I run several WordPress sites for other people (this isn’t one of them). A couple of them are private: no password for the site, can’t read the site. For years I’ve had an unwieldly situation in which the lockdown was implemented with HTTP Basic Auth configured in Apache, and the users separately log into the site in order to post.
I used HTTP Basic Auth for locking it down even after I discovered Authenticated WordPress (requires a login as a WordPress user before you can see anything) partly because it’s accessible to RSS readers. Many RSS readers (and assorted web fetching tools) can speak HTTP Basic Auth. Few can log themselves into WordPress, although I wouldn’t be surprised to find an exception or three. Eventually though different search terms led me to the HTTP Authentication plugin, and it turns out they play nicely together. If you install them both the site requires HTTP authentication in order to access any part of it, and any person who has successfully authenticated is logged into WordPress too.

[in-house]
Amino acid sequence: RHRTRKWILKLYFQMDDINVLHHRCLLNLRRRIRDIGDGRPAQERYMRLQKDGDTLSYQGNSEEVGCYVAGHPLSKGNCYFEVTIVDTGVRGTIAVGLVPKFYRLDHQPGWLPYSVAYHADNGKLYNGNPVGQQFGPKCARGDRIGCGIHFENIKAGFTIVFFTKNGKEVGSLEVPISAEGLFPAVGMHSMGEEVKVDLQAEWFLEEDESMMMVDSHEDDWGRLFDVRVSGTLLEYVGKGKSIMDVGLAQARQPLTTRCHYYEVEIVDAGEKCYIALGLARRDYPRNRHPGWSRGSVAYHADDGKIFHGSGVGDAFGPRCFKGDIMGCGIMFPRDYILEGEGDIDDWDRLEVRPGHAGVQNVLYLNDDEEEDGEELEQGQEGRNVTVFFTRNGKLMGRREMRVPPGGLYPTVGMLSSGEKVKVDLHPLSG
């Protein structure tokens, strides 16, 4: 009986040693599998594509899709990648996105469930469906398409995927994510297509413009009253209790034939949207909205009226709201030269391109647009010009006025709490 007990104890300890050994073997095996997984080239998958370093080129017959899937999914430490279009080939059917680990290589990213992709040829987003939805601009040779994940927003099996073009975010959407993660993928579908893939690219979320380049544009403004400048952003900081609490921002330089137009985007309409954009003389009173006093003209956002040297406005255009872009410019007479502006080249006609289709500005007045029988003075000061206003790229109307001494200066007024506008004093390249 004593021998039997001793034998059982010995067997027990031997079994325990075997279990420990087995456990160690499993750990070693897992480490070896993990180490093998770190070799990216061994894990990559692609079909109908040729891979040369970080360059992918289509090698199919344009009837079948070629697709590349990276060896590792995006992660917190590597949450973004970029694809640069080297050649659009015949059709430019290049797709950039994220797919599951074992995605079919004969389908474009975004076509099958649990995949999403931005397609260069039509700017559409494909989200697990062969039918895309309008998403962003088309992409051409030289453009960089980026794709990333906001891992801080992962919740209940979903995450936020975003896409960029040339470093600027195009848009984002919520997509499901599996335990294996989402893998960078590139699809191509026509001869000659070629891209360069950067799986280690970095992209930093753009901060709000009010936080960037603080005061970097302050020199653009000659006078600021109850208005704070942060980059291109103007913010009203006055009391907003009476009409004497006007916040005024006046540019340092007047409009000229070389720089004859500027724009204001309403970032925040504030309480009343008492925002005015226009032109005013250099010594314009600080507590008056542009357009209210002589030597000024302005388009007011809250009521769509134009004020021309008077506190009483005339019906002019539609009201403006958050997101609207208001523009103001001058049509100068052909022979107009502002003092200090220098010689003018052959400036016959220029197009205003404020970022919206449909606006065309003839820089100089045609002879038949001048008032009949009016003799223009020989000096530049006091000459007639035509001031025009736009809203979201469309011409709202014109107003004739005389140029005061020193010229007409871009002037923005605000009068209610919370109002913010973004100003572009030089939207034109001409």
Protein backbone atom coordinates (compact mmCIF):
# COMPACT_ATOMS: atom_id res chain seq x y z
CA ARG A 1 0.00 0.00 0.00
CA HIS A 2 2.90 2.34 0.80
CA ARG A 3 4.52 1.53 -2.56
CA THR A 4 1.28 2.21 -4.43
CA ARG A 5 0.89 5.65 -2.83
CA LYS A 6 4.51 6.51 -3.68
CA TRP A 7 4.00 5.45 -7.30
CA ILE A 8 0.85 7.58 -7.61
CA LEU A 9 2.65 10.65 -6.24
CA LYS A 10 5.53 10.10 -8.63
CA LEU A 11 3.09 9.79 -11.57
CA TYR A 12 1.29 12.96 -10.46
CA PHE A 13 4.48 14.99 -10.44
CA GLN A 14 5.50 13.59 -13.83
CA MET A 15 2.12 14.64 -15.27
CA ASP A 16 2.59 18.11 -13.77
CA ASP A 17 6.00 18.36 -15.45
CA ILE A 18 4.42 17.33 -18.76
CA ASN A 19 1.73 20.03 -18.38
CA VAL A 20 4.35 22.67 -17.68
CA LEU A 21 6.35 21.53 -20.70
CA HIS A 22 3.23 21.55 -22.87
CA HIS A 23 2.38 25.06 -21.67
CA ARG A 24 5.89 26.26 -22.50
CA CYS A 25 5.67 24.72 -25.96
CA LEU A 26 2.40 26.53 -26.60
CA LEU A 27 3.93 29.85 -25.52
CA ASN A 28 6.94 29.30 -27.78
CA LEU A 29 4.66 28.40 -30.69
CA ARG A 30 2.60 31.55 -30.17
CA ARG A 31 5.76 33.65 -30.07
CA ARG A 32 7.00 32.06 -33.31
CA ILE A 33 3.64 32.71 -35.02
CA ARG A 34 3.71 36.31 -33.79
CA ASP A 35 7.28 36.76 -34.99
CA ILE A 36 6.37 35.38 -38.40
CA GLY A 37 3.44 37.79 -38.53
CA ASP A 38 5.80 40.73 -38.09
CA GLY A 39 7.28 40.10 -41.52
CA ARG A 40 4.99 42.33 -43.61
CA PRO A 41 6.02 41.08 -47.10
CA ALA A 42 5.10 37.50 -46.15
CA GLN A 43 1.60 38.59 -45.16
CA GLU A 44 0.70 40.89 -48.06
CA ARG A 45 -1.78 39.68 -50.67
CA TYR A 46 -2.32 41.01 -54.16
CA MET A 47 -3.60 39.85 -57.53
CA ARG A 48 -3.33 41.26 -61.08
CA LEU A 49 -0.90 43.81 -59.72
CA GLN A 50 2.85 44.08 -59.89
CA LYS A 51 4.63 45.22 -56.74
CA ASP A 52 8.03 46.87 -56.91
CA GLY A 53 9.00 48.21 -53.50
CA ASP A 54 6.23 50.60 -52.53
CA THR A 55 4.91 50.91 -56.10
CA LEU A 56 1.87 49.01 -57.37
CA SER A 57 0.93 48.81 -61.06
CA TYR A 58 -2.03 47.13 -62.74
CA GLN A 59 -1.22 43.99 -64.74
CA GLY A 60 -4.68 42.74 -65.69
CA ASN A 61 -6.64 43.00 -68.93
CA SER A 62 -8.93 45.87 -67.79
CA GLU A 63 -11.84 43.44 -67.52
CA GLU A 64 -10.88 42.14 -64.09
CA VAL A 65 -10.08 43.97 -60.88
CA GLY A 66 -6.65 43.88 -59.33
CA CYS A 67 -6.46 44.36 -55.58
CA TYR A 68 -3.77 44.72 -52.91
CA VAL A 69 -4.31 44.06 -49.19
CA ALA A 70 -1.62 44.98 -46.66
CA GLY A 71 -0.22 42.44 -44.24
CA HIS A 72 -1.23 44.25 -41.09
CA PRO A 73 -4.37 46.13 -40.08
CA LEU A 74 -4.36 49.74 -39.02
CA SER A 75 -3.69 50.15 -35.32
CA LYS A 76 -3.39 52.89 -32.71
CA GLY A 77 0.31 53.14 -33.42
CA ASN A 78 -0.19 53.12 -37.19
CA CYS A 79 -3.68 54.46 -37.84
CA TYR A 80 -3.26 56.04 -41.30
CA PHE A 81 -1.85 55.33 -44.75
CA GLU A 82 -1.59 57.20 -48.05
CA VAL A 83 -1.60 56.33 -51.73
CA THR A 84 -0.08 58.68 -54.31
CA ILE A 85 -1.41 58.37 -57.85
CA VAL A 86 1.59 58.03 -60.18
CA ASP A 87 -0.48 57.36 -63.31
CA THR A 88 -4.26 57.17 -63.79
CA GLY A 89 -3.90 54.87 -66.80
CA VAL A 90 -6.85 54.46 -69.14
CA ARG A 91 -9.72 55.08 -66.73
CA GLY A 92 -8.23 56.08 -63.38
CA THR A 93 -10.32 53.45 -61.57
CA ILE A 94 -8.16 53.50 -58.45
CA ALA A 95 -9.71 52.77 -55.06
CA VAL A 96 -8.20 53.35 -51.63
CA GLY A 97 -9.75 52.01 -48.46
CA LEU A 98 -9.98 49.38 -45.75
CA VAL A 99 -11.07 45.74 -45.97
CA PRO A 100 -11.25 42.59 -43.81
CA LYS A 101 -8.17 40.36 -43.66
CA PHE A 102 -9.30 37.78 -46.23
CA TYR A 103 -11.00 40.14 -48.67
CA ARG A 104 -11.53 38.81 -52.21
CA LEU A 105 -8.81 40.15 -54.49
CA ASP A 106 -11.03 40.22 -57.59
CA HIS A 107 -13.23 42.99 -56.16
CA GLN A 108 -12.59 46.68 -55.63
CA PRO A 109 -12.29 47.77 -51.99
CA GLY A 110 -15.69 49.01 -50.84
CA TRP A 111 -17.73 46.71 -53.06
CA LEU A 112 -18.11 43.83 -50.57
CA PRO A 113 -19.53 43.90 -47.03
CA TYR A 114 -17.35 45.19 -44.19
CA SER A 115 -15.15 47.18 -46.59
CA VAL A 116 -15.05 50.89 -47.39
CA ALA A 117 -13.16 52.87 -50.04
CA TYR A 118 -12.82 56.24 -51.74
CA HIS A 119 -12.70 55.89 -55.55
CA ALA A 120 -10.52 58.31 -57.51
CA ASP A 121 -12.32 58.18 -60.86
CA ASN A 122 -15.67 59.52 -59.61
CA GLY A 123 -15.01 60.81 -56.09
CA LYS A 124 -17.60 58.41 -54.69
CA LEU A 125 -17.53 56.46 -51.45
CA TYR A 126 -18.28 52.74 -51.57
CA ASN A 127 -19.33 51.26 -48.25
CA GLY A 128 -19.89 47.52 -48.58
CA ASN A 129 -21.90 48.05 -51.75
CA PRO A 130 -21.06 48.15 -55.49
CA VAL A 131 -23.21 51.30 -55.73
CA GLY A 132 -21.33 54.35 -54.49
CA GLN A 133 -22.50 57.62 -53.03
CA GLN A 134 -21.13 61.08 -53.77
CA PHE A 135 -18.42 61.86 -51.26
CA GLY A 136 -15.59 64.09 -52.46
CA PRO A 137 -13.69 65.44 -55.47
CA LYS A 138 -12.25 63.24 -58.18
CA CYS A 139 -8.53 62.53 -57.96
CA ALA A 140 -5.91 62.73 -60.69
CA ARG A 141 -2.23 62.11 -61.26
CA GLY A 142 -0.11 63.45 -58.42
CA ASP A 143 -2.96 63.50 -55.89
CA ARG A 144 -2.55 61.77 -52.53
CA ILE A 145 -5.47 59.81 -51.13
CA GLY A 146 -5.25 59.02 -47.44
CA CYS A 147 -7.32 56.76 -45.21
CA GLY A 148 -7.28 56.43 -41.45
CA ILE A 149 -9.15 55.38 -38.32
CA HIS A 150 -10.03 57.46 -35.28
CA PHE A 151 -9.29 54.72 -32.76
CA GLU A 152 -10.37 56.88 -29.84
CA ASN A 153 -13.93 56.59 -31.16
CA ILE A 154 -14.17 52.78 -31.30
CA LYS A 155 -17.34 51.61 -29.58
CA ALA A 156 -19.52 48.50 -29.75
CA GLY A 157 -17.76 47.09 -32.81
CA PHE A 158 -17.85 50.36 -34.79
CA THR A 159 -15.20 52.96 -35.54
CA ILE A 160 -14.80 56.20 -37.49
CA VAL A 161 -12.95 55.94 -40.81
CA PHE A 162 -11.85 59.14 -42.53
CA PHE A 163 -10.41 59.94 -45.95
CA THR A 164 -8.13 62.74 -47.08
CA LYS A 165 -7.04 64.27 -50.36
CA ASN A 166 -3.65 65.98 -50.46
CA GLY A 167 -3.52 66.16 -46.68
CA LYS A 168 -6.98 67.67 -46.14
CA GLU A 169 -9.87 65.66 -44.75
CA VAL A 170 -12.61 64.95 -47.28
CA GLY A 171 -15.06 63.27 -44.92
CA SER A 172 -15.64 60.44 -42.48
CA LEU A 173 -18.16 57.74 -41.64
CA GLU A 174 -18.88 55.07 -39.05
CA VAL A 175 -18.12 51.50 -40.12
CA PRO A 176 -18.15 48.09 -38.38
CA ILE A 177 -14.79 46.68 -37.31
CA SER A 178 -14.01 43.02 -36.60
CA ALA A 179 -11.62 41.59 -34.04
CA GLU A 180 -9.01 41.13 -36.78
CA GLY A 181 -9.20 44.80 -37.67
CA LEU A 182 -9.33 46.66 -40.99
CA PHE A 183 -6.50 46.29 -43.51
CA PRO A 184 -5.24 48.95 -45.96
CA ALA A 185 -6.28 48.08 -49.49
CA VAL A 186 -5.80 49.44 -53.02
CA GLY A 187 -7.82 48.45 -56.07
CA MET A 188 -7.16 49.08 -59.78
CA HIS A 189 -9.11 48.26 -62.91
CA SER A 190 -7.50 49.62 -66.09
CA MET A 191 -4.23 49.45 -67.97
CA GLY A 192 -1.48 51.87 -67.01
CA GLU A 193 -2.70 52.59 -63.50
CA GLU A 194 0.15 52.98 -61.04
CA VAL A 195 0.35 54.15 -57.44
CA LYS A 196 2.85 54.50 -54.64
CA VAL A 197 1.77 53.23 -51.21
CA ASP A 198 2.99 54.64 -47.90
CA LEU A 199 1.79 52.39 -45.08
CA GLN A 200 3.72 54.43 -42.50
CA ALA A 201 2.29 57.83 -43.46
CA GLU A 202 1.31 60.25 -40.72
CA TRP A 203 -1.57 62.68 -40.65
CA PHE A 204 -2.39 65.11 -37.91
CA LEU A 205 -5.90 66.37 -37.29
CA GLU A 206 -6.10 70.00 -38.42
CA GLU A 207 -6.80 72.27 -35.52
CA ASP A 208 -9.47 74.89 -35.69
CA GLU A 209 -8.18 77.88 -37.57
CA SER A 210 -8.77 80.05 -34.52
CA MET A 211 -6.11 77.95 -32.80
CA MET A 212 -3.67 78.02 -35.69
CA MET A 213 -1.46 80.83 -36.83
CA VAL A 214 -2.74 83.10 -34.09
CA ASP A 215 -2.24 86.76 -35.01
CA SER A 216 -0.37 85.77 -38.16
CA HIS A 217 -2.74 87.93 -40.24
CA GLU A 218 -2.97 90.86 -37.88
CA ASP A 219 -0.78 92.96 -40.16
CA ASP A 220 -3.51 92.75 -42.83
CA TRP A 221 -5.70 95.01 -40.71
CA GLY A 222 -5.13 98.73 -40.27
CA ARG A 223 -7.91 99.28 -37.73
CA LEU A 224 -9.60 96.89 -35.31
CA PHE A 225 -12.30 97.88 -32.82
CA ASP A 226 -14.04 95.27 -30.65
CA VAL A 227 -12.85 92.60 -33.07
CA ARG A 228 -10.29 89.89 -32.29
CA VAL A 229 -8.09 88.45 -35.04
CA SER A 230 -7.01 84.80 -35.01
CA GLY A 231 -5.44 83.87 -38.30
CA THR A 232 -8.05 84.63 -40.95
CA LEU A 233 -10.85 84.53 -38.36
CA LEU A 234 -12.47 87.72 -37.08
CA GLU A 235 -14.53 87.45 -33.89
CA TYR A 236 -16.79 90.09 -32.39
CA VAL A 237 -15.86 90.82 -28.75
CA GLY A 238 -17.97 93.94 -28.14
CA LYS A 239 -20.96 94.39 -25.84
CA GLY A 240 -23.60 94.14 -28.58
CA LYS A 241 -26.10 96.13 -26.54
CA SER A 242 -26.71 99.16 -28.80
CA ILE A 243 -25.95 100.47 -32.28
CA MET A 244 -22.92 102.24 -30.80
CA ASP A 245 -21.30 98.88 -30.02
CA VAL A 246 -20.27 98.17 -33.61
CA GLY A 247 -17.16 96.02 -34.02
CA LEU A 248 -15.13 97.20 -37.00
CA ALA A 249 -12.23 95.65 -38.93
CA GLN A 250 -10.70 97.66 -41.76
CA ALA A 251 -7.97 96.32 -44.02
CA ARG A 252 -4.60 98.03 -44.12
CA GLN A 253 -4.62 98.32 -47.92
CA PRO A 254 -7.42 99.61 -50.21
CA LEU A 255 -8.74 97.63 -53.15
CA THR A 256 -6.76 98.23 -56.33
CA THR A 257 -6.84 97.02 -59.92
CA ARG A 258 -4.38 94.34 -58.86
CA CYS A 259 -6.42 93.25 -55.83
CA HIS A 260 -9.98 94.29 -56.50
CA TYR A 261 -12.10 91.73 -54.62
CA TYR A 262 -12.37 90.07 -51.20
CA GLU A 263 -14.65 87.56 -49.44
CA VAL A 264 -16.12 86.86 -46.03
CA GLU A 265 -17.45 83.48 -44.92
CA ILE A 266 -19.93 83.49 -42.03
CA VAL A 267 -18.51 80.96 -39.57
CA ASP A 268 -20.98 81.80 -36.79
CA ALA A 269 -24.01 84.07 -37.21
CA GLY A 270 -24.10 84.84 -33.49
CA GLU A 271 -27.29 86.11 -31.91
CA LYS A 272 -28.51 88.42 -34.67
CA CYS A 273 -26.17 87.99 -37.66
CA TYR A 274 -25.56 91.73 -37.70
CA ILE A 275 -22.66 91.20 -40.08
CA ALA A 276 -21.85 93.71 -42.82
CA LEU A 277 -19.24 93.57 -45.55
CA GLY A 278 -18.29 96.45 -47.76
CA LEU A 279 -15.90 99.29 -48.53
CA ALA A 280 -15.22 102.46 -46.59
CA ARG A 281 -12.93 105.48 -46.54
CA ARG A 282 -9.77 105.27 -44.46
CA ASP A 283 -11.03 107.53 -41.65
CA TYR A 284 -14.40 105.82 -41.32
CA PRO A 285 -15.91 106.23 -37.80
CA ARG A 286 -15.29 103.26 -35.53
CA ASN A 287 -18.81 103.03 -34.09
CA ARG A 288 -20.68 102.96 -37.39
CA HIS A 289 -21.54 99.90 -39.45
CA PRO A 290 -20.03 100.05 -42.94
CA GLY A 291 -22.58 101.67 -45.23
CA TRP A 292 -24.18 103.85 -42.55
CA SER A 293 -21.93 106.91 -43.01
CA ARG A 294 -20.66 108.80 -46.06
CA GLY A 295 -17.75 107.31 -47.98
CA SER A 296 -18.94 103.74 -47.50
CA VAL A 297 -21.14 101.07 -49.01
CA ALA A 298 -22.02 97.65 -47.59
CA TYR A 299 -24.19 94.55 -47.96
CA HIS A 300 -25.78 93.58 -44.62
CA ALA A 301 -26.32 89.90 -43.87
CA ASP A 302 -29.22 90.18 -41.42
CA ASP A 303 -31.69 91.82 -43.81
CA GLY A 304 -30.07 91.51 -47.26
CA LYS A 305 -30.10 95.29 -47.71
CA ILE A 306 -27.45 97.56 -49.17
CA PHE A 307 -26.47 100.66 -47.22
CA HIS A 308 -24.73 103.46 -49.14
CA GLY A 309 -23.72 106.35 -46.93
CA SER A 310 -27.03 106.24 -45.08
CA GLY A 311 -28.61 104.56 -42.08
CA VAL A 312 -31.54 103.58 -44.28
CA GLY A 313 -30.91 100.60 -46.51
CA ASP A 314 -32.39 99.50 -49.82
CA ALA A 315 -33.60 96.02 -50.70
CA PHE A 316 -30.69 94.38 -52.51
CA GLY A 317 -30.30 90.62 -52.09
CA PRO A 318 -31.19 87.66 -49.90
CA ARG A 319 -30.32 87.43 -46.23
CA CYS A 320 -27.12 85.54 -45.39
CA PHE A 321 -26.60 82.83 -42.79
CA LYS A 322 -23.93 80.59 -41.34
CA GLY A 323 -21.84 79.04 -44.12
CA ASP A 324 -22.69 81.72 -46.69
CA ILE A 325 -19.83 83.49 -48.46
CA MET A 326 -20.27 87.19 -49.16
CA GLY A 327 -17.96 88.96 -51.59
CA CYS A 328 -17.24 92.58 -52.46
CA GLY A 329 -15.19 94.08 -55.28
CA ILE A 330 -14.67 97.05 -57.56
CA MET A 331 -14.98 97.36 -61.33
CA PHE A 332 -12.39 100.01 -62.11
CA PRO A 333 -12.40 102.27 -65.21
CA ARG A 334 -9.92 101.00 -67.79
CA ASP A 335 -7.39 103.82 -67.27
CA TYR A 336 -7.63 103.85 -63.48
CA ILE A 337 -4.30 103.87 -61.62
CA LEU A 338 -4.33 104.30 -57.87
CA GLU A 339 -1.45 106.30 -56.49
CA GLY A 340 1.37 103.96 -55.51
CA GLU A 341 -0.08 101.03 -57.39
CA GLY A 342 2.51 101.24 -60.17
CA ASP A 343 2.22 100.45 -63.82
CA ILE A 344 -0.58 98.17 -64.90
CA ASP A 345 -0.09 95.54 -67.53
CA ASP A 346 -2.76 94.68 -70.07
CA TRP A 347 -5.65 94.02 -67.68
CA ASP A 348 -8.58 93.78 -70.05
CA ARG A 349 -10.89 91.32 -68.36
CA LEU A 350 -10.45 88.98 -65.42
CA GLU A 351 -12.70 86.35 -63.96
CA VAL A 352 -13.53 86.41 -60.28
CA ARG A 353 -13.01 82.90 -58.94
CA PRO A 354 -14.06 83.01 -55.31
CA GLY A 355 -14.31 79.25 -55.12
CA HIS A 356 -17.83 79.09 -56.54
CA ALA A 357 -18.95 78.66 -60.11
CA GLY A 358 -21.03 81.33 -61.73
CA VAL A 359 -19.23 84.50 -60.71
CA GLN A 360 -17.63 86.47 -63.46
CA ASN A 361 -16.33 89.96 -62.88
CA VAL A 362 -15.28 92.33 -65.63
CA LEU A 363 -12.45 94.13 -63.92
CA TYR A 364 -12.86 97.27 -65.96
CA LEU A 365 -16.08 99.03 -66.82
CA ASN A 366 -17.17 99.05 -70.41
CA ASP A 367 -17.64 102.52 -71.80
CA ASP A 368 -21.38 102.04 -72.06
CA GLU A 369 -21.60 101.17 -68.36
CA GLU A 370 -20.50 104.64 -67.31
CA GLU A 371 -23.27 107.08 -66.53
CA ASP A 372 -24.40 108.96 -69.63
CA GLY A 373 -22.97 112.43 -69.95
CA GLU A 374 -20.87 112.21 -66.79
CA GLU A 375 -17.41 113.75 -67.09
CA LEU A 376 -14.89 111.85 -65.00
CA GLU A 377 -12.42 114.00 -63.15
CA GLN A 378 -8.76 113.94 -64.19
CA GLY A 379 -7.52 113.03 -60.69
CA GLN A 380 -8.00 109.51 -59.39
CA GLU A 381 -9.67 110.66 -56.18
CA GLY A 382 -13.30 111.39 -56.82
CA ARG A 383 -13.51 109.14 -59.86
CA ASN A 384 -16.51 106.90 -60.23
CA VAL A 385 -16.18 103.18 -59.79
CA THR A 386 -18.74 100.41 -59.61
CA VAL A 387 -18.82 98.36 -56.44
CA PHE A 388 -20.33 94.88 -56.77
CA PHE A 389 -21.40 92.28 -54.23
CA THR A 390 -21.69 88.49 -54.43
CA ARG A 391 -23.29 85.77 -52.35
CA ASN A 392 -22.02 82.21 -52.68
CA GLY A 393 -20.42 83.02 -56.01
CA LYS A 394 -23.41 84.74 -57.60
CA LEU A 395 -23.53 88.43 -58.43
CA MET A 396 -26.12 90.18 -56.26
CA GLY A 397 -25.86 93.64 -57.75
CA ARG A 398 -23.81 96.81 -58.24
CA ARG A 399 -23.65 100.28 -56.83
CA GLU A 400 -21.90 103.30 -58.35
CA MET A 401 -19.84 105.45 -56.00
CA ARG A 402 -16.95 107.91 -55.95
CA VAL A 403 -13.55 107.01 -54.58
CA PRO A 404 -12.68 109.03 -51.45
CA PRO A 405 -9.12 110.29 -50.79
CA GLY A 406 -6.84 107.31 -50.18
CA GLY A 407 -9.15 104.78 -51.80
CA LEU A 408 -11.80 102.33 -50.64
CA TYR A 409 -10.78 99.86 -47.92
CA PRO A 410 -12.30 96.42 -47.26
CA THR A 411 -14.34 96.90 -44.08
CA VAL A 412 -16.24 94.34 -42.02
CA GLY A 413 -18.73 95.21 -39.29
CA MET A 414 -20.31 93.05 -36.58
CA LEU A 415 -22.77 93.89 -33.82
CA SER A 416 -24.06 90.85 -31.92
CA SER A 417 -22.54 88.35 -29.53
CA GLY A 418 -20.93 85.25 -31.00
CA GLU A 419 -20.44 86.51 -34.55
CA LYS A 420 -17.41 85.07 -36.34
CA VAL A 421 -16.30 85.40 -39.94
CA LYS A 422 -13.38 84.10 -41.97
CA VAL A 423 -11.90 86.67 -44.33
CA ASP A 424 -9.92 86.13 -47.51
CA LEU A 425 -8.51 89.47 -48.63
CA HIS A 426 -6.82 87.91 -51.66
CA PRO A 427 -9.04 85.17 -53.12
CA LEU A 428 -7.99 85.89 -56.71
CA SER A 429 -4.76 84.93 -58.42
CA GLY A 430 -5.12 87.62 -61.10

A couple of niggles:
The HTTP Authentication plugin requires that you have two matching lists of user names (well, actually one can be a proper subset of the other if you like, but users who aren’t in both can’t authenticate): the WordPress DB needs to have a registered user, and the external authentication source needs to have an entry for the same user.) Actually, I tell a lie. There is an option to automatically create a WordPress account for a user who shows up as successfully authenticated with an unknown user name.
- The HTTP Authentication documentation is slightly wrong: you don’t need the nickname to match the external user, you need the username to match the external user (which is the sensible way anyway).